Is Germany, Europe’s Rock, Starting to Crumble?

German Chancellor Angela Merkel saved the eurozone this summer. But a number of homegrown issues are straining her leadership.


When Greece teetered on the edge of bankruptcy last summer, Germany provided the stern leadership that kept Athens in the eurozone only after it gave into strong austerity demands. It’s a role Berlin, Europe’s economic engine, has played throughout the five-year sovereign debt crisis. But now, mere months after that victory, a number of crises are testing German Chancellor Angela Merkel and raising concerns that Berlin — Europe’s rock — is starting to crack.

Hundreds of thousands of asylum-seekers, many of them Syrian, have flooded Germany, and Merkel’s ruling conservative coalition is divided over how to handle them.

The Volkswagen emissions scandal, which spread from diesel cars to now gasoline-powered vehicles, has heaped accusations against one of Germany’s most successful brands and symbols of national industry.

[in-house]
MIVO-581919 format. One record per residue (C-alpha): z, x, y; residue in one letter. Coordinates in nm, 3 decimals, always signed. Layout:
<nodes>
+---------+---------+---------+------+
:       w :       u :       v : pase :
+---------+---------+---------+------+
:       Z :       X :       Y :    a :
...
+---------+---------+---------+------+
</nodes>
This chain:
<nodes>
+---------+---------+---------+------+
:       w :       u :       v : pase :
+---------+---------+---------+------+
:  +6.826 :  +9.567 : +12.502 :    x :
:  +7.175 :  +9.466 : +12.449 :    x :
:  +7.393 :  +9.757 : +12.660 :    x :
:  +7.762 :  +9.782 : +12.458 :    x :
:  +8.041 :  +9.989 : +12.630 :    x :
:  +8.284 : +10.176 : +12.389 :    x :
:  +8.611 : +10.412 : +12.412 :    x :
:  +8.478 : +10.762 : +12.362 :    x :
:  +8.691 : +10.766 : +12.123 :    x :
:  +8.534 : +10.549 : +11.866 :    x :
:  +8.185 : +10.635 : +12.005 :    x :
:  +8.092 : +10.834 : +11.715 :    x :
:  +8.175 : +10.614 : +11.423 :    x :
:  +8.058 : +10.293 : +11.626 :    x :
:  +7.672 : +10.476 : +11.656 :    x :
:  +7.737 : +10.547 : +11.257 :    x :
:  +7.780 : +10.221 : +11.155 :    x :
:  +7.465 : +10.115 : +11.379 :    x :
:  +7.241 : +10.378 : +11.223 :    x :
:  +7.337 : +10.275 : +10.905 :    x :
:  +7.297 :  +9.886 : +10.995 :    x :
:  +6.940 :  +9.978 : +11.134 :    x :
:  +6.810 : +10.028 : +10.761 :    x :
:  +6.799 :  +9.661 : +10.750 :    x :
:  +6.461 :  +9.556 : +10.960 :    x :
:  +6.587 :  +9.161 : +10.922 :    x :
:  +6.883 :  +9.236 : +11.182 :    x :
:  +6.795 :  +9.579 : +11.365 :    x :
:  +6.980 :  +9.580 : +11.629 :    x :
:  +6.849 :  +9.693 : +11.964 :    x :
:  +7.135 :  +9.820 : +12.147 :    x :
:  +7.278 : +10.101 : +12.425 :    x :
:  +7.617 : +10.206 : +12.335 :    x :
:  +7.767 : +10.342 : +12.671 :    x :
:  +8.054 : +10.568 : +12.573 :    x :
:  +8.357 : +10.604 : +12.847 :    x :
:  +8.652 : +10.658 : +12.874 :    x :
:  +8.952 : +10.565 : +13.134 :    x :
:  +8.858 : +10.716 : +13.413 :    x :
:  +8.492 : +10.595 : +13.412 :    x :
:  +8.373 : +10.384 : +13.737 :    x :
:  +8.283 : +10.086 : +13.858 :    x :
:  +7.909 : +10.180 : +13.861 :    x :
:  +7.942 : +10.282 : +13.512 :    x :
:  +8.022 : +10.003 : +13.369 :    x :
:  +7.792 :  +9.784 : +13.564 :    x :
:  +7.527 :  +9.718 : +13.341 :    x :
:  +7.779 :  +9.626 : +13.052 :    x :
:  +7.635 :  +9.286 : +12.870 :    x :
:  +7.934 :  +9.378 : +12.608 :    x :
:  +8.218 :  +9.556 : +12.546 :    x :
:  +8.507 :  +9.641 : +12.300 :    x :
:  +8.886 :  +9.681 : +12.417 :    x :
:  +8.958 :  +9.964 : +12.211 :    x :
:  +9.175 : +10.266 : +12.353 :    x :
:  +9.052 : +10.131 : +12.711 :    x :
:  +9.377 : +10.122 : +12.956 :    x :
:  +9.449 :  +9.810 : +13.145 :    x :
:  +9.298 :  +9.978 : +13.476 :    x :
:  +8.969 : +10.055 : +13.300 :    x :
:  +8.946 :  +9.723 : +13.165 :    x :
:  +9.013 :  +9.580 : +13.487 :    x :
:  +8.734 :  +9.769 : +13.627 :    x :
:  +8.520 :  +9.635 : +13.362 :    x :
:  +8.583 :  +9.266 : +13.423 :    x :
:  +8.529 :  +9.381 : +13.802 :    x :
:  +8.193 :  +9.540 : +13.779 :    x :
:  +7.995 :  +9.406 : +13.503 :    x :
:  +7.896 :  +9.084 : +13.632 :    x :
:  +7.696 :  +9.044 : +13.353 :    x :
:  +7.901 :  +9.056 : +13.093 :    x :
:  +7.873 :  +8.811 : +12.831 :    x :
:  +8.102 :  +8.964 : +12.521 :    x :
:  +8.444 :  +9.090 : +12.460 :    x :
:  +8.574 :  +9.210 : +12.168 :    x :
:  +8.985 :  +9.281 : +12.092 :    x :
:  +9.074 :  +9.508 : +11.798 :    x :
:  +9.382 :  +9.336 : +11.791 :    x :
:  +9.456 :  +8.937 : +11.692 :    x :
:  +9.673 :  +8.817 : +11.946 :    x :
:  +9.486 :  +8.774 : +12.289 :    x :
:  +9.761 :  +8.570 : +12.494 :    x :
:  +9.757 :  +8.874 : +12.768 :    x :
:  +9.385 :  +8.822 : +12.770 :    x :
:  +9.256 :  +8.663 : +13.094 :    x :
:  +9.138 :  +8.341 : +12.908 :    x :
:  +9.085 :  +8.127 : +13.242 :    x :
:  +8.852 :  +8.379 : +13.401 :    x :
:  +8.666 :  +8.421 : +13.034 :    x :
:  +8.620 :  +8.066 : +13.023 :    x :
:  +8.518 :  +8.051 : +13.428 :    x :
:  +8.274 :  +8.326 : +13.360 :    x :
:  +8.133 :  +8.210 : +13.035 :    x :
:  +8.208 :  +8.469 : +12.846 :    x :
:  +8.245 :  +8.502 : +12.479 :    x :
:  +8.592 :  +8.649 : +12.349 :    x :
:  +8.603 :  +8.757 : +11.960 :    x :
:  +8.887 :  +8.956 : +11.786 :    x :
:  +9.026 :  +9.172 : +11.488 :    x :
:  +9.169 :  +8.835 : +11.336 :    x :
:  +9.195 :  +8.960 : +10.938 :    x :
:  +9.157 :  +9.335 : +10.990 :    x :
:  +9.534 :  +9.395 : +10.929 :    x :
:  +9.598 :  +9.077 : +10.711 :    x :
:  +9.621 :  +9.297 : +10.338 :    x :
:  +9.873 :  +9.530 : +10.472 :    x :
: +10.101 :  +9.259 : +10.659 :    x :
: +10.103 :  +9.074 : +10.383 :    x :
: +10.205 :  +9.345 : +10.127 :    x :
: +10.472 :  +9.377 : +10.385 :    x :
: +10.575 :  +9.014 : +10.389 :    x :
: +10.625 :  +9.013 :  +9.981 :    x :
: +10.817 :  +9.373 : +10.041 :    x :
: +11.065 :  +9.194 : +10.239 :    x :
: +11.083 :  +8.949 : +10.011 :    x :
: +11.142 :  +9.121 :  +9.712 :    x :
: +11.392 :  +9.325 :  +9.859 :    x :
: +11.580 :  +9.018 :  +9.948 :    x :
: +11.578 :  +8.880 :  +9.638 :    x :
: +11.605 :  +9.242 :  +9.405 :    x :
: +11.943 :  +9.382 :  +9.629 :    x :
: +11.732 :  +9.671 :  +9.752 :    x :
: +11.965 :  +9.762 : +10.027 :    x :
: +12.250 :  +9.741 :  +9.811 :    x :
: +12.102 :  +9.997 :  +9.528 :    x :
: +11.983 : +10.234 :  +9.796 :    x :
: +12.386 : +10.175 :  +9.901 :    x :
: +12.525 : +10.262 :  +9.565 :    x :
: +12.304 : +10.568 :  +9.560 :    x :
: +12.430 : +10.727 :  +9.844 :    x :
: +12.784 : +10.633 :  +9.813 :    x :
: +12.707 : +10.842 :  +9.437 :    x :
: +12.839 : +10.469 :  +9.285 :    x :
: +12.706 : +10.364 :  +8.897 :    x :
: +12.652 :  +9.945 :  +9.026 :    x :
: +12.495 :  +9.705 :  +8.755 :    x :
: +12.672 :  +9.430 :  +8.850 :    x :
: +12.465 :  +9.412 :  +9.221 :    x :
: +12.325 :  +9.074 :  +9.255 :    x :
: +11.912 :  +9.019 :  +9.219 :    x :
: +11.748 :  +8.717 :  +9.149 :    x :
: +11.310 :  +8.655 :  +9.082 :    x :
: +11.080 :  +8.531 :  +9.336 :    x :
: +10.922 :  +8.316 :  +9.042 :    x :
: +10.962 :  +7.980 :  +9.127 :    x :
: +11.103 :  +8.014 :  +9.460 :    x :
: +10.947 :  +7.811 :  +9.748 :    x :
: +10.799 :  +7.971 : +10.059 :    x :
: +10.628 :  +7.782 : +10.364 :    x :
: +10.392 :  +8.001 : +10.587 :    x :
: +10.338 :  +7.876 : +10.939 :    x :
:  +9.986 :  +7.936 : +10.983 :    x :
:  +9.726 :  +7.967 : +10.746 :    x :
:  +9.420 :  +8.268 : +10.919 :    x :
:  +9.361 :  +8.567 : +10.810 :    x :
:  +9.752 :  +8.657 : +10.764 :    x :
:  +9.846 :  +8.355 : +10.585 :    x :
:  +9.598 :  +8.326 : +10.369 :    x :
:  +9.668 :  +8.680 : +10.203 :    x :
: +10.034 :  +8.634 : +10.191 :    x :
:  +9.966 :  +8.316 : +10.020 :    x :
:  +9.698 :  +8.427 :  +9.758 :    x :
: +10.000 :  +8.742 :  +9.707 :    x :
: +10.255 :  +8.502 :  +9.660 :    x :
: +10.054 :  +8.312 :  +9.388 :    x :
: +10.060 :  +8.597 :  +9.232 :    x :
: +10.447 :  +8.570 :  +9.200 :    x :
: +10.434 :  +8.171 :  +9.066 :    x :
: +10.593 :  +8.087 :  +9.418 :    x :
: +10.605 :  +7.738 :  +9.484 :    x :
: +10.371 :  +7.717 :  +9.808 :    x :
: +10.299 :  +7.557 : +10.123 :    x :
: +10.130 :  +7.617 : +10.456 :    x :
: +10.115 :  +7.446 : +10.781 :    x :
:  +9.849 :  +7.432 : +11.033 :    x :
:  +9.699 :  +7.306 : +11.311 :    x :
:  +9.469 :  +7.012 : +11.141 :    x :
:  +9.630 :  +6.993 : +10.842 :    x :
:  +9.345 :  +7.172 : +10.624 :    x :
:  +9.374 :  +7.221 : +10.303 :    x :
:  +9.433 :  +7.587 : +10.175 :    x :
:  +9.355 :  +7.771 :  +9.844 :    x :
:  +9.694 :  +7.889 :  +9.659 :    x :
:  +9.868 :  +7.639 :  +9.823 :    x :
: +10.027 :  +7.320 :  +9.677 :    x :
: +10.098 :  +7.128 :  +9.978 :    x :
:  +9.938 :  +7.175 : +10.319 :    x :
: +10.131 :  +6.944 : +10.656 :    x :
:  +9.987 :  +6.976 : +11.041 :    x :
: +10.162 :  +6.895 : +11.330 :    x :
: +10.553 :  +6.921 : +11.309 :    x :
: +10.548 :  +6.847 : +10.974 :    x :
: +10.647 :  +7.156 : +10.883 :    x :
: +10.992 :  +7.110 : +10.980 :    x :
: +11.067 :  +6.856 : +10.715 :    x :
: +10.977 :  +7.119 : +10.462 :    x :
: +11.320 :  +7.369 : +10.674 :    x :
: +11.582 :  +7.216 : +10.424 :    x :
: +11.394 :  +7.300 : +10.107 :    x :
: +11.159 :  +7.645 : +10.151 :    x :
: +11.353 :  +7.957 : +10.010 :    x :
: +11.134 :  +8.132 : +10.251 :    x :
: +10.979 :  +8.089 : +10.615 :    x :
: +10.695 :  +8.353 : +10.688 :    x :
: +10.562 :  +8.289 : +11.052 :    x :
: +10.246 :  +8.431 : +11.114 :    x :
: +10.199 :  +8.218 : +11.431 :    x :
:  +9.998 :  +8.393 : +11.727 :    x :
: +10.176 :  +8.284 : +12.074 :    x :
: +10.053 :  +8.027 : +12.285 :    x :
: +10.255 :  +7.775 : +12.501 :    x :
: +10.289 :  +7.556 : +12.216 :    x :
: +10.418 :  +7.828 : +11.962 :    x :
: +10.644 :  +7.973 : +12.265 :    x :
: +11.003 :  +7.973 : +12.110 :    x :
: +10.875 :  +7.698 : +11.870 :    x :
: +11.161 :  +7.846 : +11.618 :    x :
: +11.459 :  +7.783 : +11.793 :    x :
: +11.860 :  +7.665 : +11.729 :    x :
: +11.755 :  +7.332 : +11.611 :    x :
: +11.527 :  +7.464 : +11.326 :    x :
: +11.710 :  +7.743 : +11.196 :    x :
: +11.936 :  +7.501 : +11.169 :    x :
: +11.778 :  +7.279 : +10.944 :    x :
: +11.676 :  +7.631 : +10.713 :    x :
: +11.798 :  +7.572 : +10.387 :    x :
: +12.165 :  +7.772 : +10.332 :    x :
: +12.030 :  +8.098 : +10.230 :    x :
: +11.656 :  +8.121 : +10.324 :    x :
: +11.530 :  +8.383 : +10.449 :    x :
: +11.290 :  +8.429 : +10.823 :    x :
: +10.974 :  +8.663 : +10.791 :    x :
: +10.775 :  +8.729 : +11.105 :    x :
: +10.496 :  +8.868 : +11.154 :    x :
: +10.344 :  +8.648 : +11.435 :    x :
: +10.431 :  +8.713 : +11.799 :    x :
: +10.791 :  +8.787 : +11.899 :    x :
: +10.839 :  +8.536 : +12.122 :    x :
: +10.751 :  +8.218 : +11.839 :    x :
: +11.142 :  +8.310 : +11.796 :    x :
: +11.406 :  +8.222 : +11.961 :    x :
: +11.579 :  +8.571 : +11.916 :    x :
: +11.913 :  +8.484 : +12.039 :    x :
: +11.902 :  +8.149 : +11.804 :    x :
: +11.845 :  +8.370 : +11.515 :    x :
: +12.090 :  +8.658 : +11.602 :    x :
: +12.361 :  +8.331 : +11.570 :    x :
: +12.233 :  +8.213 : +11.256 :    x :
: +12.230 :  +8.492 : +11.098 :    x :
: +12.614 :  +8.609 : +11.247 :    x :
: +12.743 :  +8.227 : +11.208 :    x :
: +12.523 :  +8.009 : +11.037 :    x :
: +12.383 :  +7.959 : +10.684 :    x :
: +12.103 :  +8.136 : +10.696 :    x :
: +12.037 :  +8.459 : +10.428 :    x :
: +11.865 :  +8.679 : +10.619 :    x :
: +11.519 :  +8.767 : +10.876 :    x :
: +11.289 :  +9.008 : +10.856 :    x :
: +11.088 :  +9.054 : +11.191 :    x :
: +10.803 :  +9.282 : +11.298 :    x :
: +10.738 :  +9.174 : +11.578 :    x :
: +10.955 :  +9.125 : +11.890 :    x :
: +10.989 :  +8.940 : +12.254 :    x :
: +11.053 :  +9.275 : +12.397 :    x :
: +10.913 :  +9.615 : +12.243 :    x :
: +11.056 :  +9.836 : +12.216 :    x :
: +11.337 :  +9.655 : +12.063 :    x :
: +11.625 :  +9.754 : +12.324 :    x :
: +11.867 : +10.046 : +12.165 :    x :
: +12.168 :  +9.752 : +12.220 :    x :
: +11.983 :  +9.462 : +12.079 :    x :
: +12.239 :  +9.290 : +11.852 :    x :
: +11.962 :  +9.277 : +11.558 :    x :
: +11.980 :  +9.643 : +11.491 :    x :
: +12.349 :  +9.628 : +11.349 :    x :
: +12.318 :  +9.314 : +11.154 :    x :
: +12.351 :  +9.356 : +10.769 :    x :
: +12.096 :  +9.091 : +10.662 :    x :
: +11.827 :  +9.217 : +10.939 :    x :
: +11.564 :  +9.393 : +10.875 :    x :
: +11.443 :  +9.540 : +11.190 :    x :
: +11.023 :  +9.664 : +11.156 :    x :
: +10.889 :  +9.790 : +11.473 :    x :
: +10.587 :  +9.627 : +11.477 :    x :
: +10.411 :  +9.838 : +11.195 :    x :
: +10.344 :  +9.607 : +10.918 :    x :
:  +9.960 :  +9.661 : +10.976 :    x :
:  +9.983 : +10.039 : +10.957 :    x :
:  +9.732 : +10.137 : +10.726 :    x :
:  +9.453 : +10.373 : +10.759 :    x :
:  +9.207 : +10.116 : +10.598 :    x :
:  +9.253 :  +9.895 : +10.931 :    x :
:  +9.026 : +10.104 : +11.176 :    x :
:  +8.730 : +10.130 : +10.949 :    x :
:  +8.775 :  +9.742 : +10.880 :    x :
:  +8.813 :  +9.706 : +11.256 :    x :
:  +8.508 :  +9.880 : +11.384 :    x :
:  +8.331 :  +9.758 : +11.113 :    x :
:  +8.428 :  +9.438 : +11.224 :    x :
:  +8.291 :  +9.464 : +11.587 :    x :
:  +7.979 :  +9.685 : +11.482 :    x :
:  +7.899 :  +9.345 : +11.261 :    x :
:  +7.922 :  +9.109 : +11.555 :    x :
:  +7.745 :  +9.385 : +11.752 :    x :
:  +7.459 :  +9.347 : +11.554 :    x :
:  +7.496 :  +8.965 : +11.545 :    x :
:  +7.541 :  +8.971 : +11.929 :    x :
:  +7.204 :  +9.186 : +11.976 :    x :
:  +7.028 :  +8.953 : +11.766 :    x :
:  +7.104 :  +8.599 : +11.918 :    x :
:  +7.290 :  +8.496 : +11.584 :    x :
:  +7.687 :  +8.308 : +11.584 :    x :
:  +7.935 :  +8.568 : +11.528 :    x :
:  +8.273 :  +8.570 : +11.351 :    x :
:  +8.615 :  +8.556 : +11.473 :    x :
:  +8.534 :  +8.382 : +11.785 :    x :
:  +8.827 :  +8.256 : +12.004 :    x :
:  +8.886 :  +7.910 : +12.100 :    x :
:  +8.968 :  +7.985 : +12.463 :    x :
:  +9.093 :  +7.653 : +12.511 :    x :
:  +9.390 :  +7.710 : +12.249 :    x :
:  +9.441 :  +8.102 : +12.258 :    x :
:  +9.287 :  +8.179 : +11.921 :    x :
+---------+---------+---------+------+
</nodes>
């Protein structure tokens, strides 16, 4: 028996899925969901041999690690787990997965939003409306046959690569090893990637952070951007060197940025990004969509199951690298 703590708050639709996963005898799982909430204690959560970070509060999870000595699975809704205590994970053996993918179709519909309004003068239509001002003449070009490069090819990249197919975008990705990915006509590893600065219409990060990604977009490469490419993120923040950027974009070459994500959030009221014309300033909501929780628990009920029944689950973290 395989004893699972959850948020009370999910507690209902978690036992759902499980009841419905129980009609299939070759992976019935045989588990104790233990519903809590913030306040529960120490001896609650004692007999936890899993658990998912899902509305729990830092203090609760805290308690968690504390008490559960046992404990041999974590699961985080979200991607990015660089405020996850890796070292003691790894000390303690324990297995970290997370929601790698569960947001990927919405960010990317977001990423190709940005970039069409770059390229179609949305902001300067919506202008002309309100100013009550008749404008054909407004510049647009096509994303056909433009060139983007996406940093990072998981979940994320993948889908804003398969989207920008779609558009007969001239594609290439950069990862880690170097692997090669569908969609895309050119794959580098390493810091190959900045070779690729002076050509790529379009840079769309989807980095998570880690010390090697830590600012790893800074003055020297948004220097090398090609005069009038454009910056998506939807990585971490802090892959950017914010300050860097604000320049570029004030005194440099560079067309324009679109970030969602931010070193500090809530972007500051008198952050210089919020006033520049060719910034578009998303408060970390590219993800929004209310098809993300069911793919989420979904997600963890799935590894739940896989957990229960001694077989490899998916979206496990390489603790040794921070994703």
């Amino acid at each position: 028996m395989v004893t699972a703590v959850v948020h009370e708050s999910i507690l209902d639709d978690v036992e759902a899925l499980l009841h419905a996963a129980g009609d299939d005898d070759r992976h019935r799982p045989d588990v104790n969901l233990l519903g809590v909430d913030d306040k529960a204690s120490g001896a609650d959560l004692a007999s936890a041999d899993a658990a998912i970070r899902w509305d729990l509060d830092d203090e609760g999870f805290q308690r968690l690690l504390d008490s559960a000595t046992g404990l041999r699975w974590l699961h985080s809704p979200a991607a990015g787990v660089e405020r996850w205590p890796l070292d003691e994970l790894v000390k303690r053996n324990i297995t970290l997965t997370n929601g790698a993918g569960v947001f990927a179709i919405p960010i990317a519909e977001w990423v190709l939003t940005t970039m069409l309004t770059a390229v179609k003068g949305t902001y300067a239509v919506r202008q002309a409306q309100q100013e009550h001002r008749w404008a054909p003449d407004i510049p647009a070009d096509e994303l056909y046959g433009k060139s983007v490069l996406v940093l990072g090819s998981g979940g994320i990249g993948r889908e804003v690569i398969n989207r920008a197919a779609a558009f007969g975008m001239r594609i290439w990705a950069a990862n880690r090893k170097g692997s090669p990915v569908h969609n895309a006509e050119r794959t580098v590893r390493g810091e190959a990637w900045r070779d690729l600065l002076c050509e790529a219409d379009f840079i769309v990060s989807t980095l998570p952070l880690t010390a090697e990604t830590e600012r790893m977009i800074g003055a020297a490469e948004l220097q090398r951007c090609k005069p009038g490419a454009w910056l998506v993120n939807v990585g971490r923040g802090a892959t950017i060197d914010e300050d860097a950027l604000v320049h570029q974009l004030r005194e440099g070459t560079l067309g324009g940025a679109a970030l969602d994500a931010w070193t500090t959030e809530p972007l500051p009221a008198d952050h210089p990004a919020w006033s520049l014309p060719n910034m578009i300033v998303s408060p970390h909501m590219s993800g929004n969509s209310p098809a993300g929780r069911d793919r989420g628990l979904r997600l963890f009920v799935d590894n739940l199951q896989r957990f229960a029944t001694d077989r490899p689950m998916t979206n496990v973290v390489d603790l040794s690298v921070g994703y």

German soccer officials are under investigation for bribes connected to the 2006 World Cup, part of the larger inquiry into FIFA officials around the world.

And there are new allegations that German foreign intelligence spied on allies far more than originally thought — a concept not likely to sit well with German citizens, who still bristle from World War II and Soviet-era privacy violations.

“There is a sense of embarrassment in Germany,” Joerg Wolf, editor of the Berlin-based online think tank, told Foreign Policy. “The German economy, regulators, and judicial system have to work hard to reduce the long-term damages to Germany’s international reputation and soft power.”

The refugee crisis, in particular, has made Merkel vulnerable to the cracks that are forming in her coalition.

As recently as last month, Merkel was widely considered to be a candidate for this year’s Nobel Peace Prize, which ultimately went to the National Dialogue Quartet for fostering democracy in Tunisia. She is currently the longest-serving elected leader in the European Union and is ending her 10th year as chancellor. But Merkel’s critics now are challenging her authority to pluck out refugees from the larger pool of migrants who are flooding Germany.

In doing so, the Social Democrats, Merkel’s junior partner in government, seek to prove she was not prepared to accept the refugees who rushed to Germany’s open doors.

Vice Chancellor Sigmar Gabriel, a Social Democrat, rejects Merkel’s plans to set up so-called “transit zones” and screen out refugees who have little chance of getting asylum. Gabriel has declared he’ll challenge Merkel in Germany’s next federal election in 2017 and has criticized the chancellor for what he described as her changing positions on how to handle the migrants.